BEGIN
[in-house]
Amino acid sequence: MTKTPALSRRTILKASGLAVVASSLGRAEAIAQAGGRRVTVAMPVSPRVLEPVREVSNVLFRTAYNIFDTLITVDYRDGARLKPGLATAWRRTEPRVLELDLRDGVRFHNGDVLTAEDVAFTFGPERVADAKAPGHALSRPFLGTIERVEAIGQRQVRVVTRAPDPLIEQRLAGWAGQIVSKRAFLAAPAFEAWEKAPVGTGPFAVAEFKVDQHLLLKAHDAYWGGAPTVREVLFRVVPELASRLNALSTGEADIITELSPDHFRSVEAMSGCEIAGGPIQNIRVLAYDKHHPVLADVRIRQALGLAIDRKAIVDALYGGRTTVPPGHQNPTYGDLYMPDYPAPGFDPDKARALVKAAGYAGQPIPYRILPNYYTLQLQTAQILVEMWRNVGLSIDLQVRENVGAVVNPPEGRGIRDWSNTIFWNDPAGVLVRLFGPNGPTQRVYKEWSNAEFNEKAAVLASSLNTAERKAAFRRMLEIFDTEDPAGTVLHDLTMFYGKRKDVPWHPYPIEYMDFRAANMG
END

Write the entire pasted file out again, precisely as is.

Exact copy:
[in-house]
Amino acid sequence: MTKTPALSRRTILKASGLAVVASSLGRAEAIAQAGGRRVTVAMPVSPRVLEPVREVSNVLFRTAYNIFDTLITVDYRDGARLKPGLATAWRRTEPRVLELDLRDGVRFHNGDVLTAEDVAFTFGPERVADAKAPGHALSRPFLGTIERVEAIGQRQVRVVTRAPDPLIEQRLAGWAGQIVSKRAFLAAPAFEAWEKAPVGTGPFAVAEFKVDQHLLLKAHDAYWGGAPTVREVLFRVVPELASRLNALSTGEADIITELSPDHFRSVEAMSGCEIAGGPIQNIRVLAYDKHHPVLADVRIRQALGLAIDRKAIVDALYGGRTTVPPGHQNPTYGDLYMPDYPAPGFDPDKARALVKAAGYAGQPIPYRILPNYYTLQLQTAQILVEMWRNVGLSIDLQVRENVGAVVNPPEGRGIRDWSNTIFWNDPAGVLVRLFGPNGPTQRVYKEWSNAEFNEKAAVLASSLNTAERKAAFRRMLEIFDTEDPAGTVLHDLTMFYGKRKDVPWHPYPIEYMDFRAANMG